Posts Tagged ‘Santa Fe Depot’

Musing over the Creative Efforts

August 11, 2018

nearing closure

Closing in on the Finish of this Watercolor (I think)

Creative algorithms undulate beneath the dark, quiet pools of solitude.

David Tripp

O.K., so I open with a post of one of my original quotes, not even half-baked, being less than an hour old at this time. This morning, at the dining room table, I was feeling creatively “flat”, and chafed inwardly that it was Saturday morning and I was still unsatisfied at the progress I was making on my preparations for this fall’s term.

After breakfast, I put on my Big Boy pants, and went out, looking for a public, yet quiet spot to work on my courses. I settled on a public library, and before roughing out my syllabus for Classical Judaism, opened Rilke’s Letters to a Young Poet and began reading, for about the fourth or fifth time, these marvelously personal documents.

Rilke writes so eloquently about the gift of solitude for creative exploits, and as I wrote, I began compiling a list of books from my personal library that I plan to place on my writing desk once I get back home again: Solitude, by Anthony Storr, A Sand County Almanac, by Leopold Bloom, Walden, by Henry David Thoreau, The Eternal Now, by Paul Tillich, Quiet, by Susan Cain and Hamlet’s Blackberry, by William Powers.

As I began writing from memory some of my favorite quotes about solitude, and then exploring the Internet for more quotes, I wondered why I had not by now come up with my own original line about solitude. So, I fiddled with this, and before long had a page of quotes, stopping with the one I posted above.

I plan to continue noodling with this quote because I am still wrestling with some of the ideas. To begin with, I have difficulty associating “algorithm” with “creativity”, I suppose because I cannot conceive of a set of rules or specific process that guarantees creative results. That is why I used the word “undulating” to describe these steps, because they seem always to be changing, for me as well as for all that I have read of the myriad of creative spirits who have preceded us and left behind testimonies of their processes.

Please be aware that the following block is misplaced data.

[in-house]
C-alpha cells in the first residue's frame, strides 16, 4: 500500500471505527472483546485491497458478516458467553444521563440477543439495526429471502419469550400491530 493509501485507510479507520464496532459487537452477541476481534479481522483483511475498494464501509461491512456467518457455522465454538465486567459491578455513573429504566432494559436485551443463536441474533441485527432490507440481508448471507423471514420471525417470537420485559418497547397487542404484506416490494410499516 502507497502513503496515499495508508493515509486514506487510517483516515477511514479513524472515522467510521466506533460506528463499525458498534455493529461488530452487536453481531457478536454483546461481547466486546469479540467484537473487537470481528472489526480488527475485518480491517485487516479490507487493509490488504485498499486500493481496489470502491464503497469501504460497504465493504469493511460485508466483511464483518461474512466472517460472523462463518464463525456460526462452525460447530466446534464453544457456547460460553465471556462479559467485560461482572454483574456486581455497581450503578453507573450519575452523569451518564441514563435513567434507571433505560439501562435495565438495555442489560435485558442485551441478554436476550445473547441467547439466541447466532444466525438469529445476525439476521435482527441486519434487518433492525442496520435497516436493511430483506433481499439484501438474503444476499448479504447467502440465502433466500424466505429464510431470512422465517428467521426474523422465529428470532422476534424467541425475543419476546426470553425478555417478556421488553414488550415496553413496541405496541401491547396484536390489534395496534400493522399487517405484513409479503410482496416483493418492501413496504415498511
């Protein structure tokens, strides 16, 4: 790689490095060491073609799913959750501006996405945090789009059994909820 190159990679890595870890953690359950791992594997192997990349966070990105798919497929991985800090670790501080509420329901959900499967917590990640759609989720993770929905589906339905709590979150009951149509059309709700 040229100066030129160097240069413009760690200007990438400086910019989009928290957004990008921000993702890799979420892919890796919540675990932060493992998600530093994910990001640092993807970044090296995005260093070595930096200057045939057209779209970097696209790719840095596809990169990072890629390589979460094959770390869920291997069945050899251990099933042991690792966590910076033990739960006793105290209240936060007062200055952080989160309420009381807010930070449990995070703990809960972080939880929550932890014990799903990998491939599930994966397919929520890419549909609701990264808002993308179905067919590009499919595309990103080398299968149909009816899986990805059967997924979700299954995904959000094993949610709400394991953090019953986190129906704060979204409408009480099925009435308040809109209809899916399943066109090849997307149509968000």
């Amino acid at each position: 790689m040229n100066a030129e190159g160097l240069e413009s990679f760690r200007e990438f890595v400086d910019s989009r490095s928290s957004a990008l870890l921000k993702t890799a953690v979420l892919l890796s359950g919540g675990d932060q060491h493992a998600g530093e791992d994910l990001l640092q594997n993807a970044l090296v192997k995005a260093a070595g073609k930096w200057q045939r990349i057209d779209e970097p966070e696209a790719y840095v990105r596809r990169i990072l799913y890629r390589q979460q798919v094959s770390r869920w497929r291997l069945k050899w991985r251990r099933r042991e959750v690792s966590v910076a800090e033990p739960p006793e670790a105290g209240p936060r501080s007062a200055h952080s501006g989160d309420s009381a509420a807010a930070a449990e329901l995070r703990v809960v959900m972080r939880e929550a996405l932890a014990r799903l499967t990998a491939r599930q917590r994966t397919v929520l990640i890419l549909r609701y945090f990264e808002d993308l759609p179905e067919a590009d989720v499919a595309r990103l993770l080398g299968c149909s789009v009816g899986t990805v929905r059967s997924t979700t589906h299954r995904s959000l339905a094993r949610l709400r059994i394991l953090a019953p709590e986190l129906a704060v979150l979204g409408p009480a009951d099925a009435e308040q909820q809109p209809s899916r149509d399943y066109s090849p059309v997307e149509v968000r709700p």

The image in my memory that inspired the quote I am composing is what I saw at Beaver Creek Reservoir on a couple of occasions recently in South Fork, Colorado. While moving from place to place, seeking a decent spot to fish for trout, I happened across this location in the reservoir where the creek flowed into the enormous lake. The water was clear as crystal, the sun was low on the horizon, and with the help of polarized sunglasses, I was allowed to peer deep beneath the surface where I saw myriads of rainbow and brown trout, darting and circling deep below. I felt a calming effect as I contrasted the glassy, mirror-like surface of the quiet waters with the constantly changing configurations of trout too numerous to count, congregating, separating, clustering again, scattering again. As I watched this constant pulse, I laughed, remembering a scene from the film A Beautiful Mind. John Nash’s colleagues at Princeton were making fun of him as he walked backward, stooped over a cluster of pigeons in the grass. He responded that he was trying to determine the algorithm of the pigeons’ movements as they searched for food.

I suppose that is the fallacy of trying to write about the creative process. But at any rate, I found the inspiration to dive back into my course on Classical Judaism, and before I knew it, managed to organize the body of research I have worked on all summer into a semester’s strategy, and then arranged it into my fifteen-week schedule. So . . . the early morning’s chafing finally yielded to a satisfying conclusion.

I have posted above the watercolor commission that I began about a month ago, and recently resumed after a vacation hiatus. I feel that I am getting closer to the end, and that is a good thing. College begins for me in about ten days, and I need to begin pouring more daily hours into that endeavor. I am privileged to teach Classical Judaism (online) for the first time ever, and will also devise a way to coordinate a pair of Logic classes (one online, the other in the classroom). I am sufficiently rested from my travels and changes in perspective, and though I still have New Mexico and Colorado in my dreams, I am grounded once again in Texas soil.

Thanks for reading.

I paint in order to discover.

I journal when I feel alone.

I blog to remind myself I am not alone.

 

 

 

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A Rolling Stone

July 15, 2018

rollingstone2

Work in Progress on a Commission

In recent weeks, I’ve done everything except gather moss. Since Bloomsday (June 16), I’ve had the itch to wander in the fashion of James Joyce’s Ulysses, and so I set out to experience adventures between Arlington, Fort Worth, Denton, and Palestine, Texas. But all the while I wandered and collected experiences, I itched to return to the mountains, and on July 1, after finishing my last art show of the summer, I began loading the Jeep for my journey west. Of course, I had to bring my work along with me, so I decided to call it a “working vacation.”

rollingstone

This watercolor is commissioned by a special man who had his own epic “Ulysses” experience while at Fort Worth’s Santa Fe Depot in recent years. I haven’t yet heard his full story, but this view of the depot triggers deep-felt memories for him, and I’m delighted to take on the task of recreating the image.